Newspaper article The Christian Science Monitor

The Image War over US Detainees ; Debate over the Word 'Gulag' and Treatment of the Koran in US Detention Facilities Symbolizes a Broader Challenge for US

Newspaper article The Christian Science Monitor

The Image War over US Detainees ; Debate over the Word 'Gulag' and Treatment of the Koran in US Detention Facilities Symbolizes a Broader Challenge for US

Article excerpt

The Bush administration appears to have opened a whole new front in its war on terror: a forceful, full-scale defense of the morality of its detention-camp policies.

First came harsh criticism of Newsweek magazine for its since- retracted charge of Koran abuse at the US prison at Guantanamo Bay, Cuba. More recently top officials have pushed back - hard - against Amnesty International's use of "gulag" to describe Guantanamo's conditions.

The intensity and coordination of administration remarks on this issue may reflect a belated recognition of the stakes involved. Rightly or not, to much of the world the abuse of prisoners in US custody may now be emblematic of American foreign policy as a whole.

Problems at Iraq's Abu Ghraib prison and elsewhere "raise profoundly the US valuation on justice," says George Perkovich, vice president for studies at the Carnegie Endowment for International Peace.

In its latest attempt to minimize the impact of revelations about detention conditions, Bush officials over the weekend played down a new military report on mishandling of the Koran at Guantanamo.

The report, released June 3, detailed five incidents during which the Islamic holy book was either kicked, stepped on, or soaked in water.

The military said that the incidents were unusual, considering that interrogators have conducted over 28,000 interviews at the prison, and that official policy emphasizes sensitivity towards detainees' religious faith.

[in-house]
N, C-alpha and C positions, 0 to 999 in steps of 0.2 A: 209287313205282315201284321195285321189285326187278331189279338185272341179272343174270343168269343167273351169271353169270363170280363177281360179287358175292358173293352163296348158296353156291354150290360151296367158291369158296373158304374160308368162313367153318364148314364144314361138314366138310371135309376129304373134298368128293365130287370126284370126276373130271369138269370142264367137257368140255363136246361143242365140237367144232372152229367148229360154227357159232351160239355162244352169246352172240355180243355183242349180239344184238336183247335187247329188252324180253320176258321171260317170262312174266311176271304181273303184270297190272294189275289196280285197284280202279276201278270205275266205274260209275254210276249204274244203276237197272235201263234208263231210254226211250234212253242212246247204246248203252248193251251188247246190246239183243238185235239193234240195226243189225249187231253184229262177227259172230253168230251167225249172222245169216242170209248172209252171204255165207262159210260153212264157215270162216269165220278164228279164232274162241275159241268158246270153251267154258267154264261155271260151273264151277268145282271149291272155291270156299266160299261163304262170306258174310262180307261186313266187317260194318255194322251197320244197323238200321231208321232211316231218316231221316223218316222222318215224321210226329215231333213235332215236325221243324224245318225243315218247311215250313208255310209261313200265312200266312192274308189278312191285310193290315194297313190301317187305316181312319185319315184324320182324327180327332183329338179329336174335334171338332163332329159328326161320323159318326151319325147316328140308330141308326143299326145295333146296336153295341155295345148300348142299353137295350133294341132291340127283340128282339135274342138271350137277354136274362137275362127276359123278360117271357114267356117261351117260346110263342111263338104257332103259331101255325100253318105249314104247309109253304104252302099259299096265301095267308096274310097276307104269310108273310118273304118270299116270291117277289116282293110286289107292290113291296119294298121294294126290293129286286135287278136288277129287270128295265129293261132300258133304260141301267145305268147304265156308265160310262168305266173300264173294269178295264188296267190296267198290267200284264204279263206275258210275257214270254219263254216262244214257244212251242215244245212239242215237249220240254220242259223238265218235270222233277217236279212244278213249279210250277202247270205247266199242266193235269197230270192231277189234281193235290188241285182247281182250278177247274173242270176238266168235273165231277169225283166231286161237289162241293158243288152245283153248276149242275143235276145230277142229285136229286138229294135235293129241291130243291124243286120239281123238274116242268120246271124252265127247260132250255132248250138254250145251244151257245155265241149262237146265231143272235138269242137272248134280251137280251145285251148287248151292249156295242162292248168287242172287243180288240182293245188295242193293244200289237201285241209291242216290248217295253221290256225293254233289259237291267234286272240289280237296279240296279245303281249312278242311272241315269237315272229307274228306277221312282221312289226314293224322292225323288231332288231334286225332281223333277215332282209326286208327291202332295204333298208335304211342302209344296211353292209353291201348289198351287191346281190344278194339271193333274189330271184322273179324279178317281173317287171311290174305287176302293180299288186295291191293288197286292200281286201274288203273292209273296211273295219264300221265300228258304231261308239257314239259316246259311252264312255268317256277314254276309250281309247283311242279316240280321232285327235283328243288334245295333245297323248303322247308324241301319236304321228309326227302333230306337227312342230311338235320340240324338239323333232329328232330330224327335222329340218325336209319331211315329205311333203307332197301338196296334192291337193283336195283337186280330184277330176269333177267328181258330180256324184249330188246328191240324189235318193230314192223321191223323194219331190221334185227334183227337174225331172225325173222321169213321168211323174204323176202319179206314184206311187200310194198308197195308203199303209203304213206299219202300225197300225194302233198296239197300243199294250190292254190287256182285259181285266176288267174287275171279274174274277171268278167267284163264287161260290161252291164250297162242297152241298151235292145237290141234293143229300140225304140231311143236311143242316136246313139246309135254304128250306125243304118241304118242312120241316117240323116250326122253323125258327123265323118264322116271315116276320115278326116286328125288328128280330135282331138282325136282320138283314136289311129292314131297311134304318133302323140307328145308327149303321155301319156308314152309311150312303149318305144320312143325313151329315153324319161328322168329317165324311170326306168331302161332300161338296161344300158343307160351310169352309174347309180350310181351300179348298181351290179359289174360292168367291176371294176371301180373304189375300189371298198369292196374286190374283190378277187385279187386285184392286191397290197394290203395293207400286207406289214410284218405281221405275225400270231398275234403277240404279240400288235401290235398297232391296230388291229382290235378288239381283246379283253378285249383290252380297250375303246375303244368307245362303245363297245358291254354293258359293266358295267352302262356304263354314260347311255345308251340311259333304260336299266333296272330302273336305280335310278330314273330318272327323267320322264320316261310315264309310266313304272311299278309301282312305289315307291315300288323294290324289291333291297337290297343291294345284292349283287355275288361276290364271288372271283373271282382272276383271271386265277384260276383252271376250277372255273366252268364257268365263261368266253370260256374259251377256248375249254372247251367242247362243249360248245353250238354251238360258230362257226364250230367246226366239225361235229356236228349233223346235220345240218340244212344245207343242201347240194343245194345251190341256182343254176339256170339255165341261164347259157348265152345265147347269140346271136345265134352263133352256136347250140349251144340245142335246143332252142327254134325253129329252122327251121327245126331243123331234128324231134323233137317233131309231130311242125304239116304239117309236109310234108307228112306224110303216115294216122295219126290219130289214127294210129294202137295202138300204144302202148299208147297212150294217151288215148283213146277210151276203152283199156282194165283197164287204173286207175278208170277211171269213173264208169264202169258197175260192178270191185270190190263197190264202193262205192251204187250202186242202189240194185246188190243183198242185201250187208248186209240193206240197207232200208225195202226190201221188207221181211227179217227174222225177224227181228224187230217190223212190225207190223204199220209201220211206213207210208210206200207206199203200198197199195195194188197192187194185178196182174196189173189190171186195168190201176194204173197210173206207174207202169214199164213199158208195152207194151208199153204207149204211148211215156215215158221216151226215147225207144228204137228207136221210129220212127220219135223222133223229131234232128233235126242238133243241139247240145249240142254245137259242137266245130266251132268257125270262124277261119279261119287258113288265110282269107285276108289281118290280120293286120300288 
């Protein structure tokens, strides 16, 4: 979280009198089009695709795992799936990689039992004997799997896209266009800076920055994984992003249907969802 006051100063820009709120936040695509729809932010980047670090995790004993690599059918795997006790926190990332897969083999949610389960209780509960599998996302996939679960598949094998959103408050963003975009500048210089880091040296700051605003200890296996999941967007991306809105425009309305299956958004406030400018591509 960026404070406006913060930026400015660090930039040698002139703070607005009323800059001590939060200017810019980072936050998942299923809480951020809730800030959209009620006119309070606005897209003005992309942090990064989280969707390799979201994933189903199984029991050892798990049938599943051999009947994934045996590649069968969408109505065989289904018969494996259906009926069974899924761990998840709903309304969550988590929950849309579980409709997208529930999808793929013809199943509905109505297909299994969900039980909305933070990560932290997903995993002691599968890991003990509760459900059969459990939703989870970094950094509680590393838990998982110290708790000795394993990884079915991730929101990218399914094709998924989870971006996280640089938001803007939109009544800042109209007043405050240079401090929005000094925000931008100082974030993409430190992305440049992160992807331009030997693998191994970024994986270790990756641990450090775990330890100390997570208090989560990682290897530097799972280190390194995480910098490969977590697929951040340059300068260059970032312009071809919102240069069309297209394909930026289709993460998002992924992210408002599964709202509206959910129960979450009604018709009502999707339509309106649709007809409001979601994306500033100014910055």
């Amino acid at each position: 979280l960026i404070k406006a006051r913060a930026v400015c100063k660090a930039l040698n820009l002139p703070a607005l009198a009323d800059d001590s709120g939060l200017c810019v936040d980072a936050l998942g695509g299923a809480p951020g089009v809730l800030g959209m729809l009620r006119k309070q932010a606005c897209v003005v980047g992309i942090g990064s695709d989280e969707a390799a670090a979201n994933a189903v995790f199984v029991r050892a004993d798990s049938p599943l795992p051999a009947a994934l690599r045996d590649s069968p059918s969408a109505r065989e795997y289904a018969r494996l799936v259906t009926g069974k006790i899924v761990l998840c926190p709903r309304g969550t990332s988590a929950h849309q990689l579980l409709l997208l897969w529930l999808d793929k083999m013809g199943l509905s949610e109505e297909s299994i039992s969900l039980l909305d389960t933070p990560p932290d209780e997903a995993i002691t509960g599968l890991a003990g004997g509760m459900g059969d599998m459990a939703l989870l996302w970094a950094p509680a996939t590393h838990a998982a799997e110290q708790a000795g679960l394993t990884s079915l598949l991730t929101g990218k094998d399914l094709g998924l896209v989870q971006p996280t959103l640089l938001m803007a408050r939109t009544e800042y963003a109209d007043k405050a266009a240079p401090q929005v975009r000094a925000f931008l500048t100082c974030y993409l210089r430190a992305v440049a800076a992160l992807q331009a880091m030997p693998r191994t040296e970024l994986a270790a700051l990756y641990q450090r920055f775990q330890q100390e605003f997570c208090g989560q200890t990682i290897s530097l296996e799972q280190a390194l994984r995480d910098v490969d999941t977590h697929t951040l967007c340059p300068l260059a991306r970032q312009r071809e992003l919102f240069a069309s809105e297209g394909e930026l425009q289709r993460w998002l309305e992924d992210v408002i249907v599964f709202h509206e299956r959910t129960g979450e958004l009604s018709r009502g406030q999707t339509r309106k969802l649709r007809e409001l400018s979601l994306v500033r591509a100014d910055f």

On Saturday, White House officials reiterated this theme.

"There were three times as many confirmed incidents of [Koran] abuse by detainees, a number of which were far worse than the few isolated incidents of mishandling by a few individuals that violated military policies and practices," said White House spokesman Scott McClellan.

McClellan blamed the press for emphasizing a few "isolated incidents" at the prison. This was only the most recent blast against the media. Last month, the White House went so far as to ask Newsweek to help repair the damage to America's image following its unconfirmed report that a Koran had been flushed down a Guantanamo toilet.

Yet it is Amnesty International for which the administration has reserved its most forceful complaints on the subject.

In releasing its annual report on human rights around the world last week, the group's London head charged that Guantanamo has become "the gulag of our times."

President Bush, Vice President Cheney, and Secretary of Defense Donald Rumsfeld took turns bashing this characterization. Clearly, the administration as a whole had decided that the comparison of US practices with those of the totalitarian Soviet Union was something it could not allow to pass unchallenged.

"I can't imagine anyone who has any understanding of what a gulag is . …

Search by... Author
Show... All Results Primary Sources Peer-reviewed

Oops!

An unknown error has occurred. Please click the button below to reload the page. If the problem persists, please try again in a little while.